There are roughly 22 million office visits and 500,000 emergency department visits in the United States alone relating to CRS, indicating that it is a major health concern. The treatment regimen usually consists of the prescription of broad spectrum antibiotics, corticosteroids, and saline nasal irrigation. This disease most commonly affects young and middle aged adults, but may affect other demographics as well. Common symptoms include nasal congestion, throbbing facial pain, fever, headaches, difficulty sleeping and sensations of swelling around the eyes and face.

Sinuwave™ Photodisinfection System offers a unique method of treatment which has several distinct advantages over both medical and surgical CRS treatments. Photodisinfection is a minimally invasive approach to eliminating the pathogens and inflammatory host response involved in the disease process.  Photodisinfection is a 2 step process involving the application of a photosensitizer which is then activated by non-thermal laser light generating singlet oxygen based molecules, or free radicals that are lethal to fungal spores, bacterial biofilms and their virulence factors while not harming human tissue.

The major advantages of Sinuwave™ Photodisinfection for CRS patients are:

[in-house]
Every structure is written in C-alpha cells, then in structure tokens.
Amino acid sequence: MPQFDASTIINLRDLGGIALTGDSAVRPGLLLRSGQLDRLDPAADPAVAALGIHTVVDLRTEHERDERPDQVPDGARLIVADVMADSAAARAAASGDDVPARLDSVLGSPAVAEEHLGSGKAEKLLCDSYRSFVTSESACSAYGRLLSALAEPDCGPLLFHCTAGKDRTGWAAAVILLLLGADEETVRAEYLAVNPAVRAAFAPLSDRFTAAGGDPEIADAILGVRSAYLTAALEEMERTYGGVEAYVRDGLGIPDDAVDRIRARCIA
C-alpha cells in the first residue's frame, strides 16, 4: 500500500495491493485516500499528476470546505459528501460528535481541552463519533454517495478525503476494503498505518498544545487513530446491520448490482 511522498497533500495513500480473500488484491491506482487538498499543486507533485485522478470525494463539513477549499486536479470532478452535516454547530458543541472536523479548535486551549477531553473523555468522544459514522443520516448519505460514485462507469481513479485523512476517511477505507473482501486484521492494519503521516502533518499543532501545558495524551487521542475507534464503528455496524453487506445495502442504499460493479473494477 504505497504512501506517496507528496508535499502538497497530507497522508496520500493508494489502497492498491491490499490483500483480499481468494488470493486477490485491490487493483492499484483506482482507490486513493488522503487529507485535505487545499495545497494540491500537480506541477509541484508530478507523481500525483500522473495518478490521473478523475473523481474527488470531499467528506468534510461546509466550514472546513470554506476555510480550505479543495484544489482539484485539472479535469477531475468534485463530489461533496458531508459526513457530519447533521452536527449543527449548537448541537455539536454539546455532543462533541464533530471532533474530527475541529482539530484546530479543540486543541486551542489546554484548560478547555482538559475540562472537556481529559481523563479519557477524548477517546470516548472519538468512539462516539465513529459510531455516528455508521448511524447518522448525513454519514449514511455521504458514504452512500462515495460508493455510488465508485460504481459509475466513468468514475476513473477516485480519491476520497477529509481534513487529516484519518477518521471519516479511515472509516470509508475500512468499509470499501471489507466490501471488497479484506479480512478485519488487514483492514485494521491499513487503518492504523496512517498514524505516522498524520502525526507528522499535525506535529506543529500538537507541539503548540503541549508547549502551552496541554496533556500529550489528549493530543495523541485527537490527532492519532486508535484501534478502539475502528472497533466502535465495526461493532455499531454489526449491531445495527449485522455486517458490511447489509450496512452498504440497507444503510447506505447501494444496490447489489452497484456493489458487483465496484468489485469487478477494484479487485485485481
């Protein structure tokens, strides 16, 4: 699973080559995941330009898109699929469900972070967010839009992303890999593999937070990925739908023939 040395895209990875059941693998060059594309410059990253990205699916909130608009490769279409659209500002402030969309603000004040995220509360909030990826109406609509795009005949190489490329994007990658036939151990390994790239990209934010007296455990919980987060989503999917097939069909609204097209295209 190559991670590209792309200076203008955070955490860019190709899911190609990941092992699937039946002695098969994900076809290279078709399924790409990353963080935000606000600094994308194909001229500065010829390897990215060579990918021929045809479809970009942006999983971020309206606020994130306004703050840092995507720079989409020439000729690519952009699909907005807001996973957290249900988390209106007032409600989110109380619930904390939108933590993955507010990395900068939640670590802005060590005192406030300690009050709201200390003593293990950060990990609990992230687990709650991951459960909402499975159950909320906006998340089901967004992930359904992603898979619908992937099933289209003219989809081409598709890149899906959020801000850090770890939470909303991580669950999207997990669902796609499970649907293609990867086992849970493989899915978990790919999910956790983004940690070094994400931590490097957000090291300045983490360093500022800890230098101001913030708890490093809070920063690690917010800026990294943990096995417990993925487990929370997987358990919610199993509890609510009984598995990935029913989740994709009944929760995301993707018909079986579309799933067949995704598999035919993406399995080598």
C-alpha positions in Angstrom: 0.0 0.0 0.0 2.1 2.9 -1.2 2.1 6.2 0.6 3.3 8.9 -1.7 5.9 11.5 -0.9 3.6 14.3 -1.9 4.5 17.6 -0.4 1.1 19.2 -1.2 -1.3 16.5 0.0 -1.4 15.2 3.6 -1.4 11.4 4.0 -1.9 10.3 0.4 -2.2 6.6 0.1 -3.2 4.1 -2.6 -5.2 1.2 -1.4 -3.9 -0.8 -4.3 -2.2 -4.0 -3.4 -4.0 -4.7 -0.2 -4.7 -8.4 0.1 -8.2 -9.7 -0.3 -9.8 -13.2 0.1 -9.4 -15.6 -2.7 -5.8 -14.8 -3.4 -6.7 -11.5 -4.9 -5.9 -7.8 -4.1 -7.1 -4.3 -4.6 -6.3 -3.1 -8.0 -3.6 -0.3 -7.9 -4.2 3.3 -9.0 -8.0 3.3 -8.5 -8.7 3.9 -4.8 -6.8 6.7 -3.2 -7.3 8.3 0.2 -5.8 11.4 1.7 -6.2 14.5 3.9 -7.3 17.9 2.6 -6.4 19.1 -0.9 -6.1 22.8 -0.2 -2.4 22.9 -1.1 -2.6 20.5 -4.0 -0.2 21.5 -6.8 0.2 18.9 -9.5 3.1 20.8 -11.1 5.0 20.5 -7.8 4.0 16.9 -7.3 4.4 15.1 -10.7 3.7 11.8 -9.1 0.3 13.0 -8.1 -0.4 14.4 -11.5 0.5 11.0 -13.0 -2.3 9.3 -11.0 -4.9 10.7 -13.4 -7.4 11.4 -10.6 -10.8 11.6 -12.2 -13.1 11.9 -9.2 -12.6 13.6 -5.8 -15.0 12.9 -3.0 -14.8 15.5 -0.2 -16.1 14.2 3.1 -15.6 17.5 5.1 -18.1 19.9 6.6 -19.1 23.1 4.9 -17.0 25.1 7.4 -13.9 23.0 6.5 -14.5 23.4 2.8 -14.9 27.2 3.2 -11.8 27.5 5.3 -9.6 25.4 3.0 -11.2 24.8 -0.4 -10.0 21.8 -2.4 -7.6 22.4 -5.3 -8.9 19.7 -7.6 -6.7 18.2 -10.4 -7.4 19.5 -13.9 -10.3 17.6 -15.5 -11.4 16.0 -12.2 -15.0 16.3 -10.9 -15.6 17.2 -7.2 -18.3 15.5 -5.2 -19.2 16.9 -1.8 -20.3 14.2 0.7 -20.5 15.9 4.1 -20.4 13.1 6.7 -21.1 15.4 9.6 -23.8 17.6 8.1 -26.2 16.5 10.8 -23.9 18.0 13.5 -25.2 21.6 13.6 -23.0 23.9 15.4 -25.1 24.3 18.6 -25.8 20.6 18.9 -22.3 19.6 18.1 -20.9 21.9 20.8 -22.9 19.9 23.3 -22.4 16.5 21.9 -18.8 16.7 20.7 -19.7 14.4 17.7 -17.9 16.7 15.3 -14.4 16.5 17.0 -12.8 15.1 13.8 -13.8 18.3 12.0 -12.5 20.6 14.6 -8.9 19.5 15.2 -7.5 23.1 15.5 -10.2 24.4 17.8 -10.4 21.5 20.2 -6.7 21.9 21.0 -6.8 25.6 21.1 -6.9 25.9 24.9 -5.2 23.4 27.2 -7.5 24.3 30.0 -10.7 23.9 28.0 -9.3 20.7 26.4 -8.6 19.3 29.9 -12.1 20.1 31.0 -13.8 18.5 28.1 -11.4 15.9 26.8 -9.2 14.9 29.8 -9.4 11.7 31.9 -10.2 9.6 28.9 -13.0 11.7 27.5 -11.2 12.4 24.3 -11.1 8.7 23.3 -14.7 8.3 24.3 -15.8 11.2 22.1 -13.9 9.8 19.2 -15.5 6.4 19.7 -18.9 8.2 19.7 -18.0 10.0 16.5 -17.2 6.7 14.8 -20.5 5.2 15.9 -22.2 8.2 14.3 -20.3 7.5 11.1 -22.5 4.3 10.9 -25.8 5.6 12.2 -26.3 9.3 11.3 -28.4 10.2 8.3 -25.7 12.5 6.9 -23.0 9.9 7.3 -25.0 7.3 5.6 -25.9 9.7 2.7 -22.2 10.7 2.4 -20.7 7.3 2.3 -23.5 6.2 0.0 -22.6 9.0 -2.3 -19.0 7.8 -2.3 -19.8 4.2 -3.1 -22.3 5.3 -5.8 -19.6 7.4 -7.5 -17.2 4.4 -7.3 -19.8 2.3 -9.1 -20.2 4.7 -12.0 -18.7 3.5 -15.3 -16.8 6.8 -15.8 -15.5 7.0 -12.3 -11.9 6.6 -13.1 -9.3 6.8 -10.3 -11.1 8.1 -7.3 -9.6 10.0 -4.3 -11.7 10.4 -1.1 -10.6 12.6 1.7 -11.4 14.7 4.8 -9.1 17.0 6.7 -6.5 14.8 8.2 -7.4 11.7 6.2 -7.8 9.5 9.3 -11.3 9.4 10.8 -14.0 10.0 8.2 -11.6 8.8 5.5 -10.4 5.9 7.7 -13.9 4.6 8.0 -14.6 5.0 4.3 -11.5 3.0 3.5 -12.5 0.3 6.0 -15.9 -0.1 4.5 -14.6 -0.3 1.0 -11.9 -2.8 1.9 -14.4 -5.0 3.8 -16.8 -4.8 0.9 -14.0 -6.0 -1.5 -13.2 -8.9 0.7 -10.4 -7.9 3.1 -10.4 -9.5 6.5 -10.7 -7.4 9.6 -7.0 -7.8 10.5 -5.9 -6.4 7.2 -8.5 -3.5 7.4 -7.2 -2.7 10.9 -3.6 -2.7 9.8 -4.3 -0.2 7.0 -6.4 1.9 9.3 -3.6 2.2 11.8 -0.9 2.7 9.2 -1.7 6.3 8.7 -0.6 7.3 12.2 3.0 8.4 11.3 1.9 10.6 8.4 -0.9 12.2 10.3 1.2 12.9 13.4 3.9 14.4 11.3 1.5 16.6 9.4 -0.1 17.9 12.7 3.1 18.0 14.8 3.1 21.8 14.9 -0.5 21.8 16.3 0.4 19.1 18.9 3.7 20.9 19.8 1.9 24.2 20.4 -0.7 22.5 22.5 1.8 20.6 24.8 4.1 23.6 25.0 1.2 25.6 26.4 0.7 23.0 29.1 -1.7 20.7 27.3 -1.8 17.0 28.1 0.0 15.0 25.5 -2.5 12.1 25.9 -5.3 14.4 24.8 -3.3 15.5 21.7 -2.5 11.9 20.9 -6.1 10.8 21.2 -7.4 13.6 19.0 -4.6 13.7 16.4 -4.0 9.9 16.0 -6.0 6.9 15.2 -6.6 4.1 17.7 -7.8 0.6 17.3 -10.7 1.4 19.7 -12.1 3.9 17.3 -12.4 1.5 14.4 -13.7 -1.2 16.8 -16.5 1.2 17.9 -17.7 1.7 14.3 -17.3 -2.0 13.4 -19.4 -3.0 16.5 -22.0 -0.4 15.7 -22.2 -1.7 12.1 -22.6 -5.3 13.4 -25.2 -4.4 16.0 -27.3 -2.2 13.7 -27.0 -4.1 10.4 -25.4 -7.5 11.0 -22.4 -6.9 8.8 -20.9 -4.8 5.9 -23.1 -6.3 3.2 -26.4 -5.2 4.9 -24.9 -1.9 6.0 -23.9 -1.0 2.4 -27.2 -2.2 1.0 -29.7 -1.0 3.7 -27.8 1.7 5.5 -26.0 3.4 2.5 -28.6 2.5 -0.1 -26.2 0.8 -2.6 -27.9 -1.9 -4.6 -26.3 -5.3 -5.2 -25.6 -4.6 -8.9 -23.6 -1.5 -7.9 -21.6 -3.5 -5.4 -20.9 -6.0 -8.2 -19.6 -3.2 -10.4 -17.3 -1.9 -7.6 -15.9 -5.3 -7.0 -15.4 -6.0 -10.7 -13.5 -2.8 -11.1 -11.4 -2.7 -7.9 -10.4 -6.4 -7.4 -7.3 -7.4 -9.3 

* pain-free procedure not requiring anesthesia

* immediate patient relief,

* no antibiotics or developed resistances,

* no removal of tissues are involved,

* no patient compliance requirements

* ease of use

Sniff, slice or swallow? All guesses are good when it comes to chronic sinusitis

We’ve all had colds that seem never-ending, and wondered if maybe, just maybe, we would one day be able to breathe without sounding like a foghorn.

Well for some people, that kind of nasal hell is just another day in the life.

Sinusitis causes swelling in the sinuses and nose, preventing the accumulated mucus from being drained out. The result is pain and pressure around the eyes, sore teeth, and constant headaches. People who suffer from chronic sinusitis go through that for days or even months at a time.

Physicians have recently come around to the idea that chronic sinusitis is an inflammation-related condition, rather than an infection to be treated with antibiotics. Treatment ideology has also shifted. Rather than relying on pills and other external treatments, doctors increasingly believe in getting medicine directly inside the sinuses, up close and personal.

Read More

Let’s Clear Things Up: Chronic Sinusitis

You know that feeling, when your nose is so stuffed that you feel like your head is filled with wet cotton, your thoughts seem foggy and every breath is a burning struggle? Well, multiply that by ten, and you get chronic sinusitis.